People who commit such rapes have very low rates of repeating their offenses—1 to 2 percent, Pentlarge claimed, speaking frequently of his crimes in an academic context.
Asked how he judges his personal likelihood to reoffend based on his own self-knowledge, Pentlarge said, “I think it’s extremely unlikely, virtually impossible.” But, he added, “Anecdotal evidence gets you nowhere. You have to look at the big picture.” He urged the Gazette to investigate studies on how ineffectual sex offender registration is.
Herman has criticized Sánchez for a supposed lack of effort on criminal justice system reforms. Herman cited Pentlarge’s legal reform work as a significant contribution to his campaign.
“He would be such a great asset to my campaign and the state of Massachusetts if what we know from scientific evidence [about a reformed judicial system] were put into effect,” Herman said.
The Gazette noted that Pentlarge is also involved in attempted reforms of sex offender registration laws, and asked if Herman also supports such reforms.
“I don’t know,” Herman answered. “I think that may have to be done on a case-by-case basis.”
Herman noted that it is possible for two young people to have consensual sex that is ruled illegal, placing them in a sex offender registry. “Things like that I’m sure need to be reformed,” he said, suggesting that the laws need to be “modernized.”
“Just a little side bit—until 1938, it was illegal in Massachusetts for men to go to the beach without covering their breasts,” Herman added as another example of laws that “modernize” over time.
Pentlarge said he has asked for Sánchez’s assistance on two legislative efforts and was disappointed by Sánchez’s lack of action.
One was a bill Pentlarge wanted Sánchez to introduce in the state legislature. The bill called for putting prisoners out on parole much sooner and ending mandatory minimum sentences on drug offenses, all to save money and reduce repeat offenses.
“He wouldn’t file it. He felt I was going too far,” Pentlarge said of Sánchez.
“My other big beef with [Sánchez] is his unwillingness to look at medical marijuana,” Pentlarge said. In a controversial move earlier this year, Sánchez allowed a bill that would legalize the medical use of marijuana to die in a House committee. Herman has cited the issue as a main reason for his campaign.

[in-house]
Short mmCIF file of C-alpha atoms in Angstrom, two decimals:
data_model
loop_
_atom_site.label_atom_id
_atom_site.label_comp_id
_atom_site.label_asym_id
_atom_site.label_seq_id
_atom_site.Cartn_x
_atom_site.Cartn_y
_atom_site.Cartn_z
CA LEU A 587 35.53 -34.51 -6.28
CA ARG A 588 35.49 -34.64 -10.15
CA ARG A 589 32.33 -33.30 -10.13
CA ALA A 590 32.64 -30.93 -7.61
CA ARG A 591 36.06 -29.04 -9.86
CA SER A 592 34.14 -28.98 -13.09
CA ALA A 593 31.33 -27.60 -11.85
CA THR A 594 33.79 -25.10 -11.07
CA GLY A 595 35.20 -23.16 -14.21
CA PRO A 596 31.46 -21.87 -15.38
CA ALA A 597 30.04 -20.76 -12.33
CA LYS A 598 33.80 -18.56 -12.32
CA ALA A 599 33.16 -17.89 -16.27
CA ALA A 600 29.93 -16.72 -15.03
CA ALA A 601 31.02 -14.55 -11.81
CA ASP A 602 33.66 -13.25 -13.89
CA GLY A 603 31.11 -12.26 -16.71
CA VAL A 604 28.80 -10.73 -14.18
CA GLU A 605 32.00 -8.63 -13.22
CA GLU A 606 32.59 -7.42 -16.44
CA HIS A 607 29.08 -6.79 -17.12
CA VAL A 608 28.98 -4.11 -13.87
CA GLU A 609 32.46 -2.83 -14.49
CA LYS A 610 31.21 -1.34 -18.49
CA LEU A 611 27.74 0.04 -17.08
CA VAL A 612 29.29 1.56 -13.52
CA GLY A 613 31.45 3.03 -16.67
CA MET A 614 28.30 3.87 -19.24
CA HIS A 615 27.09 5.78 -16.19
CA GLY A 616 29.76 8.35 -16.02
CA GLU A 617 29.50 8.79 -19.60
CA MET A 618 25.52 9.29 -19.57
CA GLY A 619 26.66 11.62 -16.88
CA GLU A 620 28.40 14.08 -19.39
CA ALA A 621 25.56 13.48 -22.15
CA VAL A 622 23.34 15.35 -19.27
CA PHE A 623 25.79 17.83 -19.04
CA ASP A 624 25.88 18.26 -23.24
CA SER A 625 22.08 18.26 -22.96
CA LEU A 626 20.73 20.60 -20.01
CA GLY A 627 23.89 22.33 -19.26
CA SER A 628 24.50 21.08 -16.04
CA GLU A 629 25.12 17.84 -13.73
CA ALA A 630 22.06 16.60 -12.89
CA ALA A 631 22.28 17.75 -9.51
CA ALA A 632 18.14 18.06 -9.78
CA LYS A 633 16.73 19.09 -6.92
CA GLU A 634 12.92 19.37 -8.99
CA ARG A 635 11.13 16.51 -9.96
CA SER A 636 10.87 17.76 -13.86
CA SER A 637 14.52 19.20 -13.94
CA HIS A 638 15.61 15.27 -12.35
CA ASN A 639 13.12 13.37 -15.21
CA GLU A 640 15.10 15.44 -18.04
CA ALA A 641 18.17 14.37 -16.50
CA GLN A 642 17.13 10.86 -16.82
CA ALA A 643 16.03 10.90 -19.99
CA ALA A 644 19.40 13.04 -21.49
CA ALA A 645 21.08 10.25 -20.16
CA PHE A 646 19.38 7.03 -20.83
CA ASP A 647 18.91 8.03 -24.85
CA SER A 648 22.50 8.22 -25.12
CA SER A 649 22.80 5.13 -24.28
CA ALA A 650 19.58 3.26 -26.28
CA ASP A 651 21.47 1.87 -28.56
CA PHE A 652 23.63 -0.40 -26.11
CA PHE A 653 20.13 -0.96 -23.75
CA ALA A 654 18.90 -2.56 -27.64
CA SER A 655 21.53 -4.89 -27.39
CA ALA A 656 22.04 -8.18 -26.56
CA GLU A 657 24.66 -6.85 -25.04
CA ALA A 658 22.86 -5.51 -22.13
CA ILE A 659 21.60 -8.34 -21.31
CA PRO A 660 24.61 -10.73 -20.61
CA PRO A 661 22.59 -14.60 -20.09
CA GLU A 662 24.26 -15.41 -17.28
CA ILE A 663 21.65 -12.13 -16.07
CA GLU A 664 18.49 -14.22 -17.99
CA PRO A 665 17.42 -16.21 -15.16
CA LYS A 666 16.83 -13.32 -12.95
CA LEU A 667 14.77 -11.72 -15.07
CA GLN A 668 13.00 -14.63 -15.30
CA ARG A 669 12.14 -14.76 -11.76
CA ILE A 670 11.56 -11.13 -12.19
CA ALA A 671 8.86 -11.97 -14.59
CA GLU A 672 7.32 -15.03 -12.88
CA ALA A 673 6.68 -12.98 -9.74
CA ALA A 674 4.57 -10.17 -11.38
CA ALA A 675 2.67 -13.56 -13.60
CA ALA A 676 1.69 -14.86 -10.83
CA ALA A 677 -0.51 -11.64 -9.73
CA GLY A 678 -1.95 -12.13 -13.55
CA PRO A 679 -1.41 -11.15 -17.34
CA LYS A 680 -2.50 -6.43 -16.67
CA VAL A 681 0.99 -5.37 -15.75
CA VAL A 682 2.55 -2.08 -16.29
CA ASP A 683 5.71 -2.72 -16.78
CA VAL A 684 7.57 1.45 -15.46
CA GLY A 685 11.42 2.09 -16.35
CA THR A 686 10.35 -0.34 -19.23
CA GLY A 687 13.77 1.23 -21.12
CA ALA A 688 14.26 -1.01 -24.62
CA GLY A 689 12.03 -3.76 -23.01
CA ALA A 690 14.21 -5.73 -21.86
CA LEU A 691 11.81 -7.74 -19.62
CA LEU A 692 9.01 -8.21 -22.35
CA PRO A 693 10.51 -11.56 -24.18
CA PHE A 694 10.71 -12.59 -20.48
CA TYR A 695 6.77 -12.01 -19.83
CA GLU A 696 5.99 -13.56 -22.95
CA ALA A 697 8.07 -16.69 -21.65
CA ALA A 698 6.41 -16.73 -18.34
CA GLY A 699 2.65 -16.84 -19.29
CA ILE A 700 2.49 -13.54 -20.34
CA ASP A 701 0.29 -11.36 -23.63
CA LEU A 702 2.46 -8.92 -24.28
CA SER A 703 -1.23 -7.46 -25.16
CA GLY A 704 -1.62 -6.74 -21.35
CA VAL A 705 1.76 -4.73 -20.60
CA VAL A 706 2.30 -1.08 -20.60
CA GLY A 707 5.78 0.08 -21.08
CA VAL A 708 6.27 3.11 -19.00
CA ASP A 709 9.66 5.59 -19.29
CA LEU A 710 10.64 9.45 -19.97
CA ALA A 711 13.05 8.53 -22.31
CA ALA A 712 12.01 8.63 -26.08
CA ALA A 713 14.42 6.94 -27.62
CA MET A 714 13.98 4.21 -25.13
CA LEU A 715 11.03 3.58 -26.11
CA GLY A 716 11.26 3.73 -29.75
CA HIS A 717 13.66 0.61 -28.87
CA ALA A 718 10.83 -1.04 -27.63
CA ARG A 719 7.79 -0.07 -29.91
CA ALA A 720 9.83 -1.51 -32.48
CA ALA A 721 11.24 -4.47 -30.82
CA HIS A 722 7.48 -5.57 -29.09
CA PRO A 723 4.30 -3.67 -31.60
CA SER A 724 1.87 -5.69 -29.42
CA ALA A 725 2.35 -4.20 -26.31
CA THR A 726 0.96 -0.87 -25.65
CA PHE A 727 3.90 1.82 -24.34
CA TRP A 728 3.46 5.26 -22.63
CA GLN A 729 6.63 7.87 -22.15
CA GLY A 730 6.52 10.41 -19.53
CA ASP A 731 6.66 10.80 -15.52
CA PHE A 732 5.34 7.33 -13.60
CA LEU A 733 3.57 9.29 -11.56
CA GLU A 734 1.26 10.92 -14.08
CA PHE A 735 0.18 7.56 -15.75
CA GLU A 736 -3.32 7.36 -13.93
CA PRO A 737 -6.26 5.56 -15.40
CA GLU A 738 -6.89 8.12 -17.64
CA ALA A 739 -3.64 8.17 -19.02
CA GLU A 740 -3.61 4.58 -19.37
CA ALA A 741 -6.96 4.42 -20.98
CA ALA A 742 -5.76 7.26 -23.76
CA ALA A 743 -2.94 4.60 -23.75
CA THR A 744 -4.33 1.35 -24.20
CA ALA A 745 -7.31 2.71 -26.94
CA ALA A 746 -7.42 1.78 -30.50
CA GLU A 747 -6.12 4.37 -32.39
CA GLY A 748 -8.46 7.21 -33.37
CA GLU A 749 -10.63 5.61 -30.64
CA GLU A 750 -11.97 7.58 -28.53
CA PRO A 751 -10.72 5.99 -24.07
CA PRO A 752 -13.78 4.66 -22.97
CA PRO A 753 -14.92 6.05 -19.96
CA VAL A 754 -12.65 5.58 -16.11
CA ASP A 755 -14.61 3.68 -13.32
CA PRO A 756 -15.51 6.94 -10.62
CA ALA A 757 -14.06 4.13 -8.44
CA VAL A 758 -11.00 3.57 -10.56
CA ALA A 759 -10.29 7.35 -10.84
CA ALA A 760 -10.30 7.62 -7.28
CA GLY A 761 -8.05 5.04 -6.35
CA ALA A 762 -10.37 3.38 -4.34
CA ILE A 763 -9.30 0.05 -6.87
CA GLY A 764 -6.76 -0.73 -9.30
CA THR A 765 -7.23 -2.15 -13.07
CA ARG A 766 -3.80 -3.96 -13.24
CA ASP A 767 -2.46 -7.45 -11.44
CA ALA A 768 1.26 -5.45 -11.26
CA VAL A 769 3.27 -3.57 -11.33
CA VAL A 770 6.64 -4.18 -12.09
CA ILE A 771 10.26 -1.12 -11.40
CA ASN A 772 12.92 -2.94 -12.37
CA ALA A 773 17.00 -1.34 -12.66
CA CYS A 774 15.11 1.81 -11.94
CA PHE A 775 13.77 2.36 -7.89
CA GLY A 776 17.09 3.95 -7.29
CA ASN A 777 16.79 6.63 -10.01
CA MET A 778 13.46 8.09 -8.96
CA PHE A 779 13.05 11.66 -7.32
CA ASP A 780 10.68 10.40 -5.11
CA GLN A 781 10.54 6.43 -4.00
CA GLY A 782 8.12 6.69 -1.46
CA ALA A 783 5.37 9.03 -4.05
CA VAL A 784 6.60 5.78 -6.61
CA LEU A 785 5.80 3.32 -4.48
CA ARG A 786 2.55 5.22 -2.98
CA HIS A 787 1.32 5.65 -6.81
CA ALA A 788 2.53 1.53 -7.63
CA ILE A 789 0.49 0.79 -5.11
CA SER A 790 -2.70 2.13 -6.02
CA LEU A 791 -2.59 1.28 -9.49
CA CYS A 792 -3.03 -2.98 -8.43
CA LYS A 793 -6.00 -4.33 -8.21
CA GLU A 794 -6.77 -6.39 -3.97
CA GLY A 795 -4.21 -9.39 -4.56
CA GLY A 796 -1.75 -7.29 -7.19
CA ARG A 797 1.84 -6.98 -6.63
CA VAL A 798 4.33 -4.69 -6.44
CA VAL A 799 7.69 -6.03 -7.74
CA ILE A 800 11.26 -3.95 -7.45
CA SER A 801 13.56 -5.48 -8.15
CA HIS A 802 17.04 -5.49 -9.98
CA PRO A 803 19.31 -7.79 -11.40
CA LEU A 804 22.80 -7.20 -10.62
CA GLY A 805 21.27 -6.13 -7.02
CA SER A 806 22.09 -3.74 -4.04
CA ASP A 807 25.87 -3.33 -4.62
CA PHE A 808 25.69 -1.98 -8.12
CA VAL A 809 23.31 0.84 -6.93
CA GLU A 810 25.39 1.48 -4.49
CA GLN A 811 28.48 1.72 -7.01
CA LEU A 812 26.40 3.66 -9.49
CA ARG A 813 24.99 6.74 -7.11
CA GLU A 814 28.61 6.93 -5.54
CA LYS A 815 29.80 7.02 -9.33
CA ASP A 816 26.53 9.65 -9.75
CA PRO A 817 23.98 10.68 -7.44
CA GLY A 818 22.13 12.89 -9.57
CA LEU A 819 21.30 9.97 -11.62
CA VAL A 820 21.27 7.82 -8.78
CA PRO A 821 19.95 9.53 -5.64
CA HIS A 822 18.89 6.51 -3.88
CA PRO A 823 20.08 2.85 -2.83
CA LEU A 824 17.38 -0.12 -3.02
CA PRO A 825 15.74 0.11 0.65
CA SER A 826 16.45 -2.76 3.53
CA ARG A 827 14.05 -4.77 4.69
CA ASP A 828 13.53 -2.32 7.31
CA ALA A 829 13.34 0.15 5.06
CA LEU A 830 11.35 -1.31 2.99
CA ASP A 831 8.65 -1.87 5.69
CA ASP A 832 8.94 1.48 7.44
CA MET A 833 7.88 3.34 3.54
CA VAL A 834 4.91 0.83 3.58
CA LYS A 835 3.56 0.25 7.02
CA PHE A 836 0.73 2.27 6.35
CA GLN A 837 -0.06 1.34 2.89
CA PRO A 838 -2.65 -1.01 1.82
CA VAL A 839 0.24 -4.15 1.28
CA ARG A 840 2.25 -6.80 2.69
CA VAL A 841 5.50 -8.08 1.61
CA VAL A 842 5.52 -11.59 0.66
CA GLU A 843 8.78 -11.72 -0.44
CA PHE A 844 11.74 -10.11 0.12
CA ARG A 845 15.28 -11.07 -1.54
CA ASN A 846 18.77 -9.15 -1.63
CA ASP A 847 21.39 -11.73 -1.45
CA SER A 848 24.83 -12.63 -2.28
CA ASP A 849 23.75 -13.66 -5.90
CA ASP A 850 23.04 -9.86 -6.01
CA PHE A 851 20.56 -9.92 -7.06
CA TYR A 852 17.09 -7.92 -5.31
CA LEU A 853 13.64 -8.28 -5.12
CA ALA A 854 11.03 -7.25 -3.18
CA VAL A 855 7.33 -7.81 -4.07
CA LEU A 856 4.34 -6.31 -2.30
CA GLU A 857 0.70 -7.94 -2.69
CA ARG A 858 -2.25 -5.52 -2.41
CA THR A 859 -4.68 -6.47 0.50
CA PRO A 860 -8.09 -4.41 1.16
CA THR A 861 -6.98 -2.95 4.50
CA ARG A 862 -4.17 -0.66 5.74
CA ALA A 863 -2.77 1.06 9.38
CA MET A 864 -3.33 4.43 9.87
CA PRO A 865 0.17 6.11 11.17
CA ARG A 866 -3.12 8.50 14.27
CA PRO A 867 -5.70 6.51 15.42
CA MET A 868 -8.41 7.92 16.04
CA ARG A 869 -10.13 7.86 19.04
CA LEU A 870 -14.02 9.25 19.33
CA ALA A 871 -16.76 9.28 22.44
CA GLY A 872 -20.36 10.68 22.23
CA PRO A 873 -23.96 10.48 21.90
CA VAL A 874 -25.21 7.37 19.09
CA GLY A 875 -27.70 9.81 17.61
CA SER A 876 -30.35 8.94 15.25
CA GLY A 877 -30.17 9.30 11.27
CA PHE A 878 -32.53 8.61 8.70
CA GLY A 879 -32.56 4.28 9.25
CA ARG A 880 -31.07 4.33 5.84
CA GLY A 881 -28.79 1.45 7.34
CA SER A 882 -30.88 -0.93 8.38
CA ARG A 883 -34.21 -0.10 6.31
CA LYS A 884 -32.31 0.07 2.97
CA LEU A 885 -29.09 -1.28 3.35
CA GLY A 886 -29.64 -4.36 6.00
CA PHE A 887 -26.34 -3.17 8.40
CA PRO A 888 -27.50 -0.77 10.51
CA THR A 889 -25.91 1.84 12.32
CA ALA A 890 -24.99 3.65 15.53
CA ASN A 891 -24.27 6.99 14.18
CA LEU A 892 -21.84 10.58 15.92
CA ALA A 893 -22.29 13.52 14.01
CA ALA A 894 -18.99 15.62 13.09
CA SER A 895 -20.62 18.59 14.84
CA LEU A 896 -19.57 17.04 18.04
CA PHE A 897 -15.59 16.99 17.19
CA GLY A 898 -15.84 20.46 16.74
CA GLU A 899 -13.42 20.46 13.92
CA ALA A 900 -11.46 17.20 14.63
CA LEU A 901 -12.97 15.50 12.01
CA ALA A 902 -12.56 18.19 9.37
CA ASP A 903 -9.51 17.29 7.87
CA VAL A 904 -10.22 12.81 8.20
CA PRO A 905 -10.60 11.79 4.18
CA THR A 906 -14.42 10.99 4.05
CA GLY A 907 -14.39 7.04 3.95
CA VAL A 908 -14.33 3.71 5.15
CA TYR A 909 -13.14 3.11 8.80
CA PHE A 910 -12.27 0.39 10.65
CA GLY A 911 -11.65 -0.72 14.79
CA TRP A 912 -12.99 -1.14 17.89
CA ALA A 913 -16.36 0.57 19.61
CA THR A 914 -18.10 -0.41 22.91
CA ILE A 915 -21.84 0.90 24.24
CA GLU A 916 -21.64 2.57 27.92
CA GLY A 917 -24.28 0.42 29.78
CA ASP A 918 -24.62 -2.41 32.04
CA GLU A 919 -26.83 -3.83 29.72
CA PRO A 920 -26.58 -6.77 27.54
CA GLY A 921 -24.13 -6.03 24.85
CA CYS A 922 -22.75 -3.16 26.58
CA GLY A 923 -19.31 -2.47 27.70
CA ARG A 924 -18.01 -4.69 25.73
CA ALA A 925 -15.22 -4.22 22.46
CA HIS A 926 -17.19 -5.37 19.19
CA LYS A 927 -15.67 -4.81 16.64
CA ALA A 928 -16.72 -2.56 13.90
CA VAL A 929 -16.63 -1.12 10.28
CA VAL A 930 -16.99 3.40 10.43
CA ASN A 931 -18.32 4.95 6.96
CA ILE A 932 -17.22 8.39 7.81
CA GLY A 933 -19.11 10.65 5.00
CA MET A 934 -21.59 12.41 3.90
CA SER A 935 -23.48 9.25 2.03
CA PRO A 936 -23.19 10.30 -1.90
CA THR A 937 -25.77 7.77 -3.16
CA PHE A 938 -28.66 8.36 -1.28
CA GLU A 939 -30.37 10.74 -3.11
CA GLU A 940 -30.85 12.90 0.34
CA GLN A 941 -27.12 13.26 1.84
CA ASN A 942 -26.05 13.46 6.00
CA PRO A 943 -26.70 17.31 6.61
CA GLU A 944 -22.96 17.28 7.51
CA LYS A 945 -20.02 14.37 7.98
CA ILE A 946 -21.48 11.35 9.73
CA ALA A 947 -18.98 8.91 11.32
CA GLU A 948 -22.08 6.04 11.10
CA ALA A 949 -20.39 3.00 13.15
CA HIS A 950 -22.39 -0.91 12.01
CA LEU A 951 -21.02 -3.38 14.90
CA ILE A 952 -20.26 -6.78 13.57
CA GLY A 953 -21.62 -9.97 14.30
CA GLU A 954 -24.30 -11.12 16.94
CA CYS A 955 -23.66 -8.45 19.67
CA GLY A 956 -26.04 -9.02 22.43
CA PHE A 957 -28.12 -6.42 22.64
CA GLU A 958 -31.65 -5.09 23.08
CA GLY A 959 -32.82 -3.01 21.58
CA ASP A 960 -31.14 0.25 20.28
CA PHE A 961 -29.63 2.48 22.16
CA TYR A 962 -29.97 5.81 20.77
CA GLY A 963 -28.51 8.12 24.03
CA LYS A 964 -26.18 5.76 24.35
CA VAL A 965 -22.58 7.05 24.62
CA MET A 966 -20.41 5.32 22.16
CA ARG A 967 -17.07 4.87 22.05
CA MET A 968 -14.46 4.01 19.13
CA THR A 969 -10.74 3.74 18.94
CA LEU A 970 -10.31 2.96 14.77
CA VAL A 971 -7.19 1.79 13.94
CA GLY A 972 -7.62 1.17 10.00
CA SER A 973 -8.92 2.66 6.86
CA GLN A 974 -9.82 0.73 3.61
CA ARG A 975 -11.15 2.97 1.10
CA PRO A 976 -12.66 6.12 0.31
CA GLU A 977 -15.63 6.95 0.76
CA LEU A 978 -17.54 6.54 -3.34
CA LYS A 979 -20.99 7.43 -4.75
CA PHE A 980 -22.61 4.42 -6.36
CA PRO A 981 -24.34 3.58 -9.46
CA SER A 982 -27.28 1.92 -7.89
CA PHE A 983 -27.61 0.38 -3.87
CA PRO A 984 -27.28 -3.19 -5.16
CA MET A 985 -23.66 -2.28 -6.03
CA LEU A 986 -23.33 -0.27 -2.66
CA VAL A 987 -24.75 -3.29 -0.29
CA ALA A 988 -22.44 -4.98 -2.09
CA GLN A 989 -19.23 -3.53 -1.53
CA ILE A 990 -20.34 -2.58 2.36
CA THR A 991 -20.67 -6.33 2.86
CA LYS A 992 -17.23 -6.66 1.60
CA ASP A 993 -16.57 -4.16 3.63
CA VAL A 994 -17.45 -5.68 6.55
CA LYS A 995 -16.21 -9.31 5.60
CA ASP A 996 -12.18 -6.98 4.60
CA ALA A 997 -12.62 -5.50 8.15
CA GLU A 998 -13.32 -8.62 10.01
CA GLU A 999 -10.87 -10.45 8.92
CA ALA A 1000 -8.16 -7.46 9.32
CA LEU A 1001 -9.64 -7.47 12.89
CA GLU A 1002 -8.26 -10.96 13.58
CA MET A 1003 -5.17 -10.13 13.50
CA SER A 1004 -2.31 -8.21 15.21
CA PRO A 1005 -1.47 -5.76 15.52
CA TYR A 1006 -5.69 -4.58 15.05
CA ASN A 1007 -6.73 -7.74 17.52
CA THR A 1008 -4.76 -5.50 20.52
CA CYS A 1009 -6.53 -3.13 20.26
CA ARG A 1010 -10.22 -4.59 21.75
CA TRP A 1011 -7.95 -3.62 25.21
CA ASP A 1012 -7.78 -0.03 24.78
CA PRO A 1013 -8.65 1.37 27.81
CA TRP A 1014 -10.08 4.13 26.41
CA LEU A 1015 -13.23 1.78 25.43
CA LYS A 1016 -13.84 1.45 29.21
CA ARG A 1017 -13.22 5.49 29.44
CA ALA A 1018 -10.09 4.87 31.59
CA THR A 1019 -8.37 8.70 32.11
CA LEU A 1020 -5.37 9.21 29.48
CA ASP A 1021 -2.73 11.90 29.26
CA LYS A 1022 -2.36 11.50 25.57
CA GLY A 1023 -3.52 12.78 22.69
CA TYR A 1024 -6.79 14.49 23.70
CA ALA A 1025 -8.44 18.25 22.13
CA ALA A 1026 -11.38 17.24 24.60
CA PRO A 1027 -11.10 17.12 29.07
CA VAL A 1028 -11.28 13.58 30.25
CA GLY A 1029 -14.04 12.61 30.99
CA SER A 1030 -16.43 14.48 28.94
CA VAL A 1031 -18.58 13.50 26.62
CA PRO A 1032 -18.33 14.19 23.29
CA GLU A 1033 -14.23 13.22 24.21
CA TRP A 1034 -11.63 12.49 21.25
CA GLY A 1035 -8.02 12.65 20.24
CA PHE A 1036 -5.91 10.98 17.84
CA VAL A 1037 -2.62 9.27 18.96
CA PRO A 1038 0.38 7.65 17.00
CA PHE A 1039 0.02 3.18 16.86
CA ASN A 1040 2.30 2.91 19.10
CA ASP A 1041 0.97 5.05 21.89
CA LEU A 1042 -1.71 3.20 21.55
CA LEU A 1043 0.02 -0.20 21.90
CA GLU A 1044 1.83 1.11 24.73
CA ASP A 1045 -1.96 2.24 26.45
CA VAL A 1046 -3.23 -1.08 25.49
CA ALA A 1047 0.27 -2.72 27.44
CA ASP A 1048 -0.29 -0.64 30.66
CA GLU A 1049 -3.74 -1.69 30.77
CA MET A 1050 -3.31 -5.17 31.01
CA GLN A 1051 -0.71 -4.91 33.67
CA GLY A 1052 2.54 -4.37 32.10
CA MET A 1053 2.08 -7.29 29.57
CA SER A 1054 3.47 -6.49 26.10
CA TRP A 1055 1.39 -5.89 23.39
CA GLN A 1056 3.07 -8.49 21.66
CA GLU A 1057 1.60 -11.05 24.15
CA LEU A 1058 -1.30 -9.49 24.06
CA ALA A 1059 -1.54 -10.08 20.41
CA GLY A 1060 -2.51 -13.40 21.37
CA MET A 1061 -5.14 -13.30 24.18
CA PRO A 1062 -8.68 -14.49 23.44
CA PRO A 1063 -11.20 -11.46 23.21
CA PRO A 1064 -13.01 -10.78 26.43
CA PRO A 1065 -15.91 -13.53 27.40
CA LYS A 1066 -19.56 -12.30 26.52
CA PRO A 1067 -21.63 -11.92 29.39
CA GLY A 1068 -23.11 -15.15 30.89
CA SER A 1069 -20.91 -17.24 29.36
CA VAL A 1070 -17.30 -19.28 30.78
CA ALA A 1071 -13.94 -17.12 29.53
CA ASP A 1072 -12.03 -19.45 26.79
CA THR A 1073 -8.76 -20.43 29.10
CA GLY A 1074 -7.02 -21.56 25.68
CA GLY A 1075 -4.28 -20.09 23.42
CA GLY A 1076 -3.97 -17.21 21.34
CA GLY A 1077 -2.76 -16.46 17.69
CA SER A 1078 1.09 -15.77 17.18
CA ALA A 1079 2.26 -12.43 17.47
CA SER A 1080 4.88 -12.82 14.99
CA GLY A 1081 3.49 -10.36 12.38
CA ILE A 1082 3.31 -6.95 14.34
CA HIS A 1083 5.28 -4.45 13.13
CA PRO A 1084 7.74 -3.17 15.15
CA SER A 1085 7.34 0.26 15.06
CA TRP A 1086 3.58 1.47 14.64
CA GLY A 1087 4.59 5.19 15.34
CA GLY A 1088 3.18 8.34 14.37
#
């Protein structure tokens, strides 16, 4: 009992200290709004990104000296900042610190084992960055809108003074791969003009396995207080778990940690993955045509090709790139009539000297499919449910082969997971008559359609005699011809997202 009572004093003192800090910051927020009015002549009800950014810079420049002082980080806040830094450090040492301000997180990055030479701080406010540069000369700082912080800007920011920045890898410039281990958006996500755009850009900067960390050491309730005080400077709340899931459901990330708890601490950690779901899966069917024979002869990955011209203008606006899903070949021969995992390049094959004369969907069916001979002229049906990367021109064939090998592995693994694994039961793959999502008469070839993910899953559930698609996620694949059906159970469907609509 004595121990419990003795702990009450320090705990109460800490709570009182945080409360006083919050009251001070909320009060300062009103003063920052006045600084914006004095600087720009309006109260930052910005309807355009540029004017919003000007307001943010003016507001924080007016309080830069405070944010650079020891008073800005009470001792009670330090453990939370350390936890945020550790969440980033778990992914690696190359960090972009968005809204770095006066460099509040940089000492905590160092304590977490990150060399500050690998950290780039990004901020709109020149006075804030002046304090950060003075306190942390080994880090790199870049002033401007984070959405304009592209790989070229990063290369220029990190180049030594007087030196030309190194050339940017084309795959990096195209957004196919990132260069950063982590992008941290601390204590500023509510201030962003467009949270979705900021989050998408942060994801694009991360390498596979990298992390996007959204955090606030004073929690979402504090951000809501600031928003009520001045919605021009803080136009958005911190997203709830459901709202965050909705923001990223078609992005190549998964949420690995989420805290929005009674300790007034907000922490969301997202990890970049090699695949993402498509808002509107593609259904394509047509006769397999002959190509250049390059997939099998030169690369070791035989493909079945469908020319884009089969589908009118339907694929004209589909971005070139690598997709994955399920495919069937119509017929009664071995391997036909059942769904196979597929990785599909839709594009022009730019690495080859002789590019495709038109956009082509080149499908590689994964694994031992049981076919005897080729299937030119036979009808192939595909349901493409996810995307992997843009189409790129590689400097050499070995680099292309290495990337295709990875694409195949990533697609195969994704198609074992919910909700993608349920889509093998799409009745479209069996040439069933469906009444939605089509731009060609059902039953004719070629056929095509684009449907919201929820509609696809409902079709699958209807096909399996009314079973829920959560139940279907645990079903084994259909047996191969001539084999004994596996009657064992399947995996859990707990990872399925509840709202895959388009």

Joel Pentlarge’s May 17 written statement to the Gazette, sent via e-mail:
I first learned about Jeff Herman’s candidacy for State Representative for the 15th Suffolk District from an article in your paper. After reading your article, I met with Jeff Herman and was very impressed at how open-minded and politically progressive he is. Jeff Herman does not allow conventional prejudices and stereotypes to distort his opinions. He is not a politician, but we need someone who will both accurately represent the progressive constituency of Jamaica Plain, and who will confront head-on the very difficult problems we face without first calculating what is the best political position for him.
I am grateful to Jeff Herman for being able to look beyond the prejudice and stereotyping which attaches to anyone with a criminal record, particularly for sex offenses. Just the experience of being convicted, publicly excoriated and spending 5 and ½ years in prison (3 ½ as a sentence, 2 as an extended sentence misnamed civil commitment) makes me a different person today. Jeff Herman is able to look at me as I am today and appreciate that I can help him stay in strict compliance with the plethora of campaign finance regulations. Jeff Herman put me in this position knowing that every contribution and every expense will be a public record, open and available online for inspection by everyone, as it should be.
I consider it a privilege to be able to work for Jeff Herman’s candidacy. I know what it is to be disenfranchised. (Since November 2000, convicted felons cannot vote in Massachusetts while they are in prison.) The right to vote is precious, and its value is enhanced when you can actively work to elect a progressive candidate like Jeff Herman.